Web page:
After a while I stopped crying and picked my head up. I looked for the sun, which was slowly making its descent to the horizon. I had to get to some kind of shelter, probably my home. It was one of the closest homes to the factory. Walking there was going to be a nightmare. I looked at my foot; there was a pool of blood surrounding it and dried blood on my clothing. If I were to even walk on it, I would need to bandage it. I ripped the bottom of my shirt off. Luckily for me the strip I tore was long enough to tie around my ankle. The blood easily soaked through the rag, but it applied some pressure. I knew that it wouldn’t suffice but I had no other tools.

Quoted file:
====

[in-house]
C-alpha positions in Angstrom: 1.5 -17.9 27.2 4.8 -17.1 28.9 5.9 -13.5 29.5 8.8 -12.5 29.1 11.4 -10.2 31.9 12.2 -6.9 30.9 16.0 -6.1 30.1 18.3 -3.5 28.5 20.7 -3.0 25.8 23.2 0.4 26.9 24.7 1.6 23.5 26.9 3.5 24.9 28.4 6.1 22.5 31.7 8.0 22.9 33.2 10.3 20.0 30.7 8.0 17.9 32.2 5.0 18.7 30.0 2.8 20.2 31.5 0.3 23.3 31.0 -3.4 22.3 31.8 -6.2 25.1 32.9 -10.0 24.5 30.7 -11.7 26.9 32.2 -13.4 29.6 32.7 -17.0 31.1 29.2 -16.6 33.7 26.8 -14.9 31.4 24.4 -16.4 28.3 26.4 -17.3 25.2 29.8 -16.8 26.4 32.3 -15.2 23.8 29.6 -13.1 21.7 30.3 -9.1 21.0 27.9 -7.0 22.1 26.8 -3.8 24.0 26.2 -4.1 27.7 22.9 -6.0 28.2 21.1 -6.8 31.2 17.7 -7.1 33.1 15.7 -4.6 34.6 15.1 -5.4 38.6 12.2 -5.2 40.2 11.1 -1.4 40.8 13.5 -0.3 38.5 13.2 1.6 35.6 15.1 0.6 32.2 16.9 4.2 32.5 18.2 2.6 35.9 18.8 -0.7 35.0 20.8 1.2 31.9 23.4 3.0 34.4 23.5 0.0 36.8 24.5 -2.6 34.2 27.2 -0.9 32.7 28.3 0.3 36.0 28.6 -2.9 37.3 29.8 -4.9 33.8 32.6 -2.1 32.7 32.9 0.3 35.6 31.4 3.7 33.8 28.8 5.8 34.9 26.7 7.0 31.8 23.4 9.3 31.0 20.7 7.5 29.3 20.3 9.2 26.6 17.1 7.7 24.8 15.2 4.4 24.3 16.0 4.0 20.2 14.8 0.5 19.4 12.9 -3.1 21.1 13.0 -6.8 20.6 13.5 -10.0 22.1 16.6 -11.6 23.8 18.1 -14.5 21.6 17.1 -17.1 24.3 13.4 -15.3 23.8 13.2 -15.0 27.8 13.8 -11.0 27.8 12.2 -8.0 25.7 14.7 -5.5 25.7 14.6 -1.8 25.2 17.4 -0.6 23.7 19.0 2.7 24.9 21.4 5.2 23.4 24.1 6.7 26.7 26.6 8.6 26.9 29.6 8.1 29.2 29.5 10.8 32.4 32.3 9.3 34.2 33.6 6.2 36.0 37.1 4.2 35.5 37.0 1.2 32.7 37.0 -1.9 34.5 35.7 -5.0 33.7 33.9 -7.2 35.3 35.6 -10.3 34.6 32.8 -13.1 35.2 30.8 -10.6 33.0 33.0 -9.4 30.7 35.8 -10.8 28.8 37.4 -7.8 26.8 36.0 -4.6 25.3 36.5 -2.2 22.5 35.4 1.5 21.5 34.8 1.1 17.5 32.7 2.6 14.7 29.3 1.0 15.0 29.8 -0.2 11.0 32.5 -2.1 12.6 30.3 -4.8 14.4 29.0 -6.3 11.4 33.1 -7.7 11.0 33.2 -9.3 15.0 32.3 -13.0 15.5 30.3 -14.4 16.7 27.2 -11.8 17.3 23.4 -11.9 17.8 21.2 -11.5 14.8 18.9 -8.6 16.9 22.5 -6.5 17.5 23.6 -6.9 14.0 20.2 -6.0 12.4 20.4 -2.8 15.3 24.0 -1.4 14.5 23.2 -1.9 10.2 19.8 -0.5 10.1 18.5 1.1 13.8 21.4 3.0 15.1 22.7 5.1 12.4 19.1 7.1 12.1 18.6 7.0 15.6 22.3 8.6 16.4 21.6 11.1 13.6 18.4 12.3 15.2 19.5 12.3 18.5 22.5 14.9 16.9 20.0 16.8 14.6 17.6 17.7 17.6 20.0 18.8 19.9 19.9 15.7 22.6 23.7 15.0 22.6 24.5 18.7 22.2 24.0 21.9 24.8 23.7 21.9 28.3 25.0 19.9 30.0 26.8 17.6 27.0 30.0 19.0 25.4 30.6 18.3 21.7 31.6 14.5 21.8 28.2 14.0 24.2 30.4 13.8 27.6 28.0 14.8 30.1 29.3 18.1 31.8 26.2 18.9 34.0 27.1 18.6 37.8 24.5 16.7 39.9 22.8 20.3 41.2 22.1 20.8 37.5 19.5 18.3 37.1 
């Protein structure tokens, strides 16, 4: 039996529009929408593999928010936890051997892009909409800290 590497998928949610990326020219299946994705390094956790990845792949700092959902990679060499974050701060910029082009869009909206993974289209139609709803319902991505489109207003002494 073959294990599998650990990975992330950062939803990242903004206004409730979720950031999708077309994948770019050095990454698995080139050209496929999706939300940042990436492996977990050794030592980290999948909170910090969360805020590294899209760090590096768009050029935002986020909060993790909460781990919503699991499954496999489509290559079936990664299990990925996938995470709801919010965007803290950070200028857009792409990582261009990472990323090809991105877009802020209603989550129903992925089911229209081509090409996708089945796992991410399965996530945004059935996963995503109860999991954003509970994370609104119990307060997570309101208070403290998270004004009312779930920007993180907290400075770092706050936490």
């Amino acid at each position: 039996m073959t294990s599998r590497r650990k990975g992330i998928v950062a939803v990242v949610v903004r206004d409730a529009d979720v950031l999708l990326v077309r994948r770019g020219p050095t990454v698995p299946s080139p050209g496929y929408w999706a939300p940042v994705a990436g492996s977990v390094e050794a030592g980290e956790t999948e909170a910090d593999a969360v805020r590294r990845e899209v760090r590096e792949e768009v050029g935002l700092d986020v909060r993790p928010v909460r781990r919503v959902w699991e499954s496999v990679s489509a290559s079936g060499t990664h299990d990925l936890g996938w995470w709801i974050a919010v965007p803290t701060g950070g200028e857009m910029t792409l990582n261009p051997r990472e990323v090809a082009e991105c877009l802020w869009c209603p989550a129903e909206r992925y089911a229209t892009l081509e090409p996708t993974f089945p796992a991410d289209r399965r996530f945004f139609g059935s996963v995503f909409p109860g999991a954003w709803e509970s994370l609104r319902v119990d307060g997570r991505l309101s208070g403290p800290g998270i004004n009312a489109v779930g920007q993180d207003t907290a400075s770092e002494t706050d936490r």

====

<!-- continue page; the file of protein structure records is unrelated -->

I looked around for a pole I could use as a walking stick. My eyes land on a metal pole on the other side of Jacob. I reached over my friend to get the pole. I felt so terrible that I lived and he didn’t. But I couldn’t do anything. I started making my way off the building and toward my house. I started heading east toward my home. Each step was excruciatingly painful. I screamed in pain several times, but it meant nothing at all. At one point, I fell down exhausted. I let myself rest for a few minutes then got up again. What was so bad about taking a small break? I had to get home, but what harm would a few more minutes do.